For all its solid performances, beautiful cinematography and interesting characters, The White Fortress is beautiful in moments but uninteresting in others.

Film Review: The White Fortress

Film Reviews

The White Fortress
Director: Igor Drljaca

TimeLapse Pictures
Released in Limited Theaters: 4.22.22

The story of Romeo and Juliet is well-trodden in global culture—and not just in adaptation. Tales of star-crossed lovers separated by family or class background have been told time and time again over the centuries since Shakespeare first performed the famous tragedy. With his film The White Fortress, Writer and Director Igor Drljaca presents a new pair of star-crossed lovers—this time with a twist and significantly less tangible tragedy.

The film begins with Faruk (Pavle Cemerikic), a young man living with his grandma who makes his way by scavenging scrap metal with his uncle and working with his friend Almir (Kerim Cutuna) doing small jobs for local kingpin, Cedo (Ermin Bravo). The first job we see Faruk work is driving a teenager to Cedo for prostitution, and he’s not completely at ease with it. After that, he returns to his scooter to find its wheels stolen. While these moments show his character and are meant to endear him to us, I feel Cemerikic’s acting does a lot for the character, too. Early on he catches his grandma watching a tape of Faruk’s mother playing piano in a symphony. We understand Faruk’s feelings about losing his mother entirely through Cemerikic’s eyes and movement. He’s charming, too, when flirting with his Juliet: Mona.

Mona (Sumeja Dardagan) is a 15 year-old in a world very different from Faruk’s. She lives with her wealthy parents in a modern house on a hill, takes English lessons, yet is, most of all, kind. She’s soft-spoken and gentle. She embodies much of what Faruk doesn’t have in his life. When they meet at the mall one day, Faruk charms her and gives her his number and is later shocked when she calls. What comes next is a quiet romance between the two spent riding on Faruk’s scooter, getting drinks, and—in my favorite scene in the film—walking through and lying in a meadow.

The cinematography and camera work in this film are gorgeous throughout, but the shots here are absolutely my favorite. Opening with a shot of the lovers’ hands held above them against the sky, the camera cuts to them walking in the grass. Mona says she could live there, remarking “I’d keep ten wild dogs and you.” Faruk asks what she’d eat, and she says she’d send them to hunt. He says they’d get sick from contaminated water, and she says, “I”m not a fool. I’d boil it.” Faruk continues to ask, “How?” while Mona gives brief answers to let the vision be.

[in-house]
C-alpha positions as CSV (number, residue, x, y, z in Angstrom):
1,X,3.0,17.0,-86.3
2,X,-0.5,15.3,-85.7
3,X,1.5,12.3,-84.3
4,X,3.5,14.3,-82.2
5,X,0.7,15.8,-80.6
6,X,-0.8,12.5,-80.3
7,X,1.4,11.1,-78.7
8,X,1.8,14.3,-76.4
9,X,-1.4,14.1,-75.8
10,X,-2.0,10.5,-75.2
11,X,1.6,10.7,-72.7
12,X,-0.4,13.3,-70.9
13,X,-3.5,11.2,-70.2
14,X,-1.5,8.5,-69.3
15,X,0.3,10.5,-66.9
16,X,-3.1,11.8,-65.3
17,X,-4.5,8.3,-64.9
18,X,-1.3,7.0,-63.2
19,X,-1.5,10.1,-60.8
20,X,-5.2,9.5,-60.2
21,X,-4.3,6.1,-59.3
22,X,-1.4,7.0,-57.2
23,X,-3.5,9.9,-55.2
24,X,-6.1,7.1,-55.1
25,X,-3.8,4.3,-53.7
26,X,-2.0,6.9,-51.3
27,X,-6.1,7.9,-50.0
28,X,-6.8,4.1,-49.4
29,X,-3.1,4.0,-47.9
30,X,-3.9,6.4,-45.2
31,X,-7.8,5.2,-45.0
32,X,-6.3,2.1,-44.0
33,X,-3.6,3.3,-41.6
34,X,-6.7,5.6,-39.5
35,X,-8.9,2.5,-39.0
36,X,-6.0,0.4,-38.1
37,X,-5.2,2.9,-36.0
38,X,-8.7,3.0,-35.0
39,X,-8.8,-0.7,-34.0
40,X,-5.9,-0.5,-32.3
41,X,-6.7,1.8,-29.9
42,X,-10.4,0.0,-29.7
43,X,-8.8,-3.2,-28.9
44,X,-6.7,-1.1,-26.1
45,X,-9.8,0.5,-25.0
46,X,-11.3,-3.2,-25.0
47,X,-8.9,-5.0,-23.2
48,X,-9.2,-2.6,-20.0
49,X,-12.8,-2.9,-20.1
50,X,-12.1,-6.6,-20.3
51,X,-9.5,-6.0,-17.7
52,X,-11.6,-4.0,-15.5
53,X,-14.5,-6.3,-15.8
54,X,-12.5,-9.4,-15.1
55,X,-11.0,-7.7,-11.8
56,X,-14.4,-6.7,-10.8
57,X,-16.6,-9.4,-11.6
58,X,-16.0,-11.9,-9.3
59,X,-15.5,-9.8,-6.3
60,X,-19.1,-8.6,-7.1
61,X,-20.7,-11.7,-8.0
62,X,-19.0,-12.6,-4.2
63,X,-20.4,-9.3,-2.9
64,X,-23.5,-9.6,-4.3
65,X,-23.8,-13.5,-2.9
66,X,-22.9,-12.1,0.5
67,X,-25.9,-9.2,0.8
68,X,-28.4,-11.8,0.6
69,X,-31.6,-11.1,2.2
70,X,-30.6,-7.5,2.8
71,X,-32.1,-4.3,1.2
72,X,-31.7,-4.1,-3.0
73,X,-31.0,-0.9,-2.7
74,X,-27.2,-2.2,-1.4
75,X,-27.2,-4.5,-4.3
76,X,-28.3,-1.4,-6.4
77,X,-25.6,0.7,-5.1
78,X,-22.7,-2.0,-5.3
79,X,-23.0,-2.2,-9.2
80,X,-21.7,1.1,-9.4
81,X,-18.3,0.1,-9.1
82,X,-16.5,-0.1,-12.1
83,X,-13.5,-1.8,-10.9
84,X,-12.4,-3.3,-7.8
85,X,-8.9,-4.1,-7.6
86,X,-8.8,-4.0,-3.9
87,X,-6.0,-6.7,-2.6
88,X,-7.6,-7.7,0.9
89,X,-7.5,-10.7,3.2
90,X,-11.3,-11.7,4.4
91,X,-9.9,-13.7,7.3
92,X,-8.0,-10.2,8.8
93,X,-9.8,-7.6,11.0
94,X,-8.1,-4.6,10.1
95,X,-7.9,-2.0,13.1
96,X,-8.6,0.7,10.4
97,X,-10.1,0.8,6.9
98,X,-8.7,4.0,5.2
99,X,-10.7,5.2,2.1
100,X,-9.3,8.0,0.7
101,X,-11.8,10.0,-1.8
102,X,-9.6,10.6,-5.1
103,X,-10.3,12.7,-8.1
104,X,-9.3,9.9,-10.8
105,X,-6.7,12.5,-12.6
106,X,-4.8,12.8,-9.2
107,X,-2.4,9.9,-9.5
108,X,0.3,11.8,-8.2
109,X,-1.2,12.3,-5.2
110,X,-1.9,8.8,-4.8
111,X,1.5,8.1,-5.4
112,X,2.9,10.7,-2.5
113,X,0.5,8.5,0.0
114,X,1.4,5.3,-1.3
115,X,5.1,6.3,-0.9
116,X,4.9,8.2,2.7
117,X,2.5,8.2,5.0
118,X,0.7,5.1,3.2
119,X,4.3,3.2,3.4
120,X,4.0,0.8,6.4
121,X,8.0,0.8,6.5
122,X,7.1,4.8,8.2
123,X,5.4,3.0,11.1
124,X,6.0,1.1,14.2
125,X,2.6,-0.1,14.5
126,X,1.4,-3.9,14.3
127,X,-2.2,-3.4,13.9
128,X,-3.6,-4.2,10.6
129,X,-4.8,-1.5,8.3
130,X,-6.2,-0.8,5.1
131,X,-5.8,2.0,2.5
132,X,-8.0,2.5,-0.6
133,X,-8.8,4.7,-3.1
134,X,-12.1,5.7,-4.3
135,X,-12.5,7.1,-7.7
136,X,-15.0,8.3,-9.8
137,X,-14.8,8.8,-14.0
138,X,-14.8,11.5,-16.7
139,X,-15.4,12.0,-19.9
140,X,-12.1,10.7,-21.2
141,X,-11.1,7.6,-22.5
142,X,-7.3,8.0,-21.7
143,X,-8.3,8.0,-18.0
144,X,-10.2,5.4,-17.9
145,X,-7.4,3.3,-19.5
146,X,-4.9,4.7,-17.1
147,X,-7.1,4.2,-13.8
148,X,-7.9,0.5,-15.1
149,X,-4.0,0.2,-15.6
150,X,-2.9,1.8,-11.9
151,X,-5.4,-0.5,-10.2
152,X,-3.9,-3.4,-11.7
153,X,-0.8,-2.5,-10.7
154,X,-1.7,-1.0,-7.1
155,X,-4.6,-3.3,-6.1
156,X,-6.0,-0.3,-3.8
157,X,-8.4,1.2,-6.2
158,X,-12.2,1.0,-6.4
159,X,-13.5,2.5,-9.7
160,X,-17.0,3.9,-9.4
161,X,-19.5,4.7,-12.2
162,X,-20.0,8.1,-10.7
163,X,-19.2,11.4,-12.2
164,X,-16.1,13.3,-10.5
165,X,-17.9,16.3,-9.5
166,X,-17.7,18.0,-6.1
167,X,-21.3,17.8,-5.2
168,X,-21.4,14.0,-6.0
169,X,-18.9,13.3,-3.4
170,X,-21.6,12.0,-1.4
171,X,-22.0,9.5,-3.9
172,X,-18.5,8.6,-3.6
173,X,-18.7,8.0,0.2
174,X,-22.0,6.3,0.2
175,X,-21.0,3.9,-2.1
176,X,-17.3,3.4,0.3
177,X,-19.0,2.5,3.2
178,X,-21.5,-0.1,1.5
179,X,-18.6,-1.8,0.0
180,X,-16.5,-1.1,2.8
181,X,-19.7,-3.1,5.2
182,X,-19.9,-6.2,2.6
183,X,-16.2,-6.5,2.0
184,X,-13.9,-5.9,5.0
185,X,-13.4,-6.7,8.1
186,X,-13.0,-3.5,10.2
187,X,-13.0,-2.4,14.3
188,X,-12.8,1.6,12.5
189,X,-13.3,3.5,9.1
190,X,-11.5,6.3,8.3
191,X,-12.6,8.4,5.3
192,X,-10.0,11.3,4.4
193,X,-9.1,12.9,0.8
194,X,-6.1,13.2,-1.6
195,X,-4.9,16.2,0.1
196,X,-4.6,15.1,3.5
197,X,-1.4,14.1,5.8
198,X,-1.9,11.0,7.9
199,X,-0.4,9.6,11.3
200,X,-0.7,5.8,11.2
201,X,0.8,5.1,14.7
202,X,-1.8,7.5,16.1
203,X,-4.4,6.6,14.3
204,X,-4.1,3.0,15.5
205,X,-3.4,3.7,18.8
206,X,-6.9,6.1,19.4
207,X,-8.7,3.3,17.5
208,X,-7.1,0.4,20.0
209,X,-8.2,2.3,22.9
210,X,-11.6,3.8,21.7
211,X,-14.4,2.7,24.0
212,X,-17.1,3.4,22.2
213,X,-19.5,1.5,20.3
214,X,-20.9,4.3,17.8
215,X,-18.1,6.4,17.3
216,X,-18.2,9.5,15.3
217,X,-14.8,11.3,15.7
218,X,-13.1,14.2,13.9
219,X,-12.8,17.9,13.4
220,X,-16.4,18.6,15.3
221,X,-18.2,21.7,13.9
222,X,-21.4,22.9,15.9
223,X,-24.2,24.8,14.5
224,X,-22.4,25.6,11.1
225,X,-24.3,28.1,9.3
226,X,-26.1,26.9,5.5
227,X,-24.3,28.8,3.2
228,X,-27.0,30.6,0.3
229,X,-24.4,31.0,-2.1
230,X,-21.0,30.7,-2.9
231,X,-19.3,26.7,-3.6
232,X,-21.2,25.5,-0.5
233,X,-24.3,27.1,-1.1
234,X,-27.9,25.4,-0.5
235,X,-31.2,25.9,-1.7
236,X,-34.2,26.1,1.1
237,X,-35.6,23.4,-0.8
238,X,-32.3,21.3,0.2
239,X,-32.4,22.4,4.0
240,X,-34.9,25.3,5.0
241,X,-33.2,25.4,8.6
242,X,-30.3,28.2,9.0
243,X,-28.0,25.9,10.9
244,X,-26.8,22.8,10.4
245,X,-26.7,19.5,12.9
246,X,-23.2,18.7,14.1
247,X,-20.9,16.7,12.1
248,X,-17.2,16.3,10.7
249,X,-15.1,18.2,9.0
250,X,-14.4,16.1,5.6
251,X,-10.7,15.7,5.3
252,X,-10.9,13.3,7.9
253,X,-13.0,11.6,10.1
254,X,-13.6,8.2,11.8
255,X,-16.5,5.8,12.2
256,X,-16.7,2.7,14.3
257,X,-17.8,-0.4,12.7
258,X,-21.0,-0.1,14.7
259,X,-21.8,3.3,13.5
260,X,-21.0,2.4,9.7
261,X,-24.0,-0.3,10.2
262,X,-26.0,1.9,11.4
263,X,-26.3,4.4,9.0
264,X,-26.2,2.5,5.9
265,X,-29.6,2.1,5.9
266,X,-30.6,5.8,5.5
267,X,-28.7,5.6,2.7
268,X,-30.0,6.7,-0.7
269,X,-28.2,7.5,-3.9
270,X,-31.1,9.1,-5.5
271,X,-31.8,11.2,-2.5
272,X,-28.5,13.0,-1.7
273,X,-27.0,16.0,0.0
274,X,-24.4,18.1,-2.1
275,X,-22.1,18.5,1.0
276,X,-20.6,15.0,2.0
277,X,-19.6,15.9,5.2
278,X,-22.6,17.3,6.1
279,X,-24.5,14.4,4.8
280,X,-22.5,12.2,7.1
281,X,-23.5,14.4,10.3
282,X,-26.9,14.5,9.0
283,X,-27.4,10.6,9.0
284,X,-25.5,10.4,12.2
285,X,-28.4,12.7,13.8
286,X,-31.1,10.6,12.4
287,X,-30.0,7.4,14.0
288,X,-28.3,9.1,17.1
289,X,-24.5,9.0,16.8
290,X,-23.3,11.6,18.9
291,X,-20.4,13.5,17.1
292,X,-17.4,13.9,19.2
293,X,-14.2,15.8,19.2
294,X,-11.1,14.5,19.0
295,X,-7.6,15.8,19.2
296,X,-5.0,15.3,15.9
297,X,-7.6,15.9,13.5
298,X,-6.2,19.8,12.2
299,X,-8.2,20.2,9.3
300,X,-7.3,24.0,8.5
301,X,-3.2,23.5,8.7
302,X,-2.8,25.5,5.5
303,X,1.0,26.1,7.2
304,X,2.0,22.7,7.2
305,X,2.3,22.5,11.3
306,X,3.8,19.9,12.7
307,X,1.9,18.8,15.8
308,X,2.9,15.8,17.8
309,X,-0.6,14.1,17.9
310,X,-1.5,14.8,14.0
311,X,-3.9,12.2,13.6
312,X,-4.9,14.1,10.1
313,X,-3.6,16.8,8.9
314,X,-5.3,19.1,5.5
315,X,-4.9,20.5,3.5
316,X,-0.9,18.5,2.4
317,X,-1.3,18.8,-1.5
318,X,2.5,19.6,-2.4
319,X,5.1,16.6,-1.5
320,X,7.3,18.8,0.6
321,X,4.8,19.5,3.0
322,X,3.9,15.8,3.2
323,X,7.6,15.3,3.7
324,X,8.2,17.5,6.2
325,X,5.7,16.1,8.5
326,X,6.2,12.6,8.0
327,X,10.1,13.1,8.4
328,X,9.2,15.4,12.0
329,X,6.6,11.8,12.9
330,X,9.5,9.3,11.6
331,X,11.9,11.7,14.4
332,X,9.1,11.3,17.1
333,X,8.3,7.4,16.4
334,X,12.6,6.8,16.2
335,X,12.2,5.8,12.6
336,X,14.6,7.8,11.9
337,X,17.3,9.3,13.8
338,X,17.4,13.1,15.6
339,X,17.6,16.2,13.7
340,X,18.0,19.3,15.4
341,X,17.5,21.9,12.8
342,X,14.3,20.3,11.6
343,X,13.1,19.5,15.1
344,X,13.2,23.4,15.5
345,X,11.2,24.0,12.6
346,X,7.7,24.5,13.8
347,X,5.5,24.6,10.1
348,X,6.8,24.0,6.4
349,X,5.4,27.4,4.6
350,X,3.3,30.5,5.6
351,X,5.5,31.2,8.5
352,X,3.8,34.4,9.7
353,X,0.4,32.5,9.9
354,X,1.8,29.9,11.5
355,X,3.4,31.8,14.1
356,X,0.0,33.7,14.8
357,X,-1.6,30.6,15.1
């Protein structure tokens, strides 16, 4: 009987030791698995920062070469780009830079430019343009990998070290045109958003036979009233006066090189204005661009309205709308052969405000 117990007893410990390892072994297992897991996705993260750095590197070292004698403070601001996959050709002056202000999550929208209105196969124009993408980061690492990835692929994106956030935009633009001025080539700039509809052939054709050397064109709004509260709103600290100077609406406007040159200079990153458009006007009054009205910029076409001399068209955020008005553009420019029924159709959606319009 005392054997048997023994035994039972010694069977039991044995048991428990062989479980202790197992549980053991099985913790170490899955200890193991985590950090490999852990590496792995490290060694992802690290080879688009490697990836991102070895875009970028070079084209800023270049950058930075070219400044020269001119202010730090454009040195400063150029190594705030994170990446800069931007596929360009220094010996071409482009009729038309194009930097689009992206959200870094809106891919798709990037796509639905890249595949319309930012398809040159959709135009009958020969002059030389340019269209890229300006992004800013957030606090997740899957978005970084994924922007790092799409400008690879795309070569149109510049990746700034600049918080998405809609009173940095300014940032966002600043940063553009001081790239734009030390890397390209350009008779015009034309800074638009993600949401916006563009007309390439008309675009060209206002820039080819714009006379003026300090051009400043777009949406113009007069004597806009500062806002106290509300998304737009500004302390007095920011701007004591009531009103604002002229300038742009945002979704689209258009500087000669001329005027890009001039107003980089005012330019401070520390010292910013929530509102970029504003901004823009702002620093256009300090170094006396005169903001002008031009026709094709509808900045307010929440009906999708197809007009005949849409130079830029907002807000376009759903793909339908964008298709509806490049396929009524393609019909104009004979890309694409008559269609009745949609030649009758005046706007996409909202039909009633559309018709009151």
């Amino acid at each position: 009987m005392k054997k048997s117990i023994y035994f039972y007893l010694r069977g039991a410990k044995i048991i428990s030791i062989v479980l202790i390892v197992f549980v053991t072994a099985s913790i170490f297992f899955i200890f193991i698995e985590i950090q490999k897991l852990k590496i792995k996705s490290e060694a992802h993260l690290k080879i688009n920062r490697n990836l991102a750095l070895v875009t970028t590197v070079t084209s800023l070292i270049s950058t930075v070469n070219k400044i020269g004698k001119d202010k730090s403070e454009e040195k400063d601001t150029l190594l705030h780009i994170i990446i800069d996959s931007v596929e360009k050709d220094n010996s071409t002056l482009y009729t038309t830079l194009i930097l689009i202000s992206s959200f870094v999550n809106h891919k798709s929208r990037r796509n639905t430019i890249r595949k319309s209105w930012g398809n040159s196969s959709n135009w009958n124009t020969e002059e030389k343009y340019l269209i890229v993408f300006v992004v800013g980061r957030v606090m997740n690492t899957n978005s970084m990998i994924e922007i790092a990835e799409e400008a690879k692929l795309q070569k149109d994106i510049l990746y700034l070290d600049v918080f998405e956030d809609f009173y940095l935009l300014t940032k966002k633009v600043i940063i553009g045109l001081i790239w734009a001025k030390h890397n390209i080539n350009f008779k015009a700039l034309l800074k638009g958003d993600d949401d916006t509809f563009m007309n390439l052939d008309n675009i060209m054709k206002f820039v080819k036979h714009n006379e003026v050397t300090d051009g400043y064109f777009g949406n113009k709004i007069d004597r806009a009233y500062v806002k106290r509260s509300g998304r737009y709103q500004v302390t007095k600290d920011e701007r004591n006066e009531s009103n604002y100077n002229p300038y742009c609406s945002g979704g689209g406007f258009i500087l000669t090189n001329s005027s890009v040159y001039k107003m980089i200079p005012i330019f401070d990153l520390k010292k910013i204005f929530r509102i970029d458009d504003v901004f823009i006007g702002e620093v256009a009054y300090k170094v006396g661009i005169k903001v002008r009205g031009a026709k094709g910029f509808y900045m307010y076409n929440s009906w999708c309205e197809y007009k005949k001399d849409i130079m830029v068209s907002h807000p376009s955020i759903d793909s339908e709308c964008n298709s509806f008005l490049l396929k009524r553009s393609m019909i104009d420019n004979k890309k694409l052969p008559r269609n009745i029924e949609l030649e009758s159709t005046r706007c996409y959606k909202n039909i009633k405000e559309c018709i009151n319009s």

This cements the difference between the two: For Faruk, life is survival, and for Mona, life can be a dream. This same dynamic can be seen in an earlier scene, when Mona compares a wooded road they’re walking on to that of a fairy tale. For Faruk, it’s more in line with something out of a horror movie. However, neither is wrong and neither is naive.

Like other good versions of the “lovers-divided” trope, The White Fortress gives its couple different worldviews. This makes the relationship interesting to watch while also creating a philosophical divide that the audience can track. Drljaca’s script opts for subtlety and nuance in communicating this divide.

The film is subtly all over the place, and not just in its character dynamics. Its commitment to quiet realism makes it more heartbreaking, like when Faruk and Amir retrieve Minela, the teenage prostitute from the beginning of the film played by Farah Hadzic. She’s scratched and bruised as she exits the gate to Cedo’s property, and that’s the extent of it. The film implies the pain without needing to show it, and it works just as well—if not better. When Amir pushes Faruk to traffic Mona as payment for Cedo’s forgiveness, the film doesn’t commit to the drama that that could entail and instead has Faruk turn down the work and go on his last date with Mona.

The White Fortress, or Tabija, takes its name from a centuries-old structure in the city of Sarajevo. It’s that same fortress that Faruk and Mona find themselves in at the end of their time together. They talk about the valley below them and its history, not in a grand reminiscent way but casually. This is a subtle romance, after all. They kiss in an archway as the sun sets behind them, and the camera cranes up into the sky for a beautiful time lapse of Sarajevo into the morning. When Mona wakes up, Faruk is gone without his scooter. Vanished.

For its solid performances, beautiful cinematography and interesting characters, the film’s nature is practically unassuming. Its quiet existence is beautiful in moments but uninteresting in others. Overall the effect is good in the moment but forgettable after the credits have rolled. At the end of Mona’s final monologue, given to her English class, she tells a fictionalized version of her romance with Faruk and remarks that no one else remembers him. This could be read as a comment on how the poorer class is forgotten, but for me it’s an unfortunate likelihood for The White Fortress itself: a beautiful but fleeting moment left to be forgotten in the years ahead. –Max Bennion

Read more review of films with not-so star-crossed lovers:
Film Review: The Unbearable Weight of Massive Talent
Film Review: Les Olympiades (Paris, 13th District)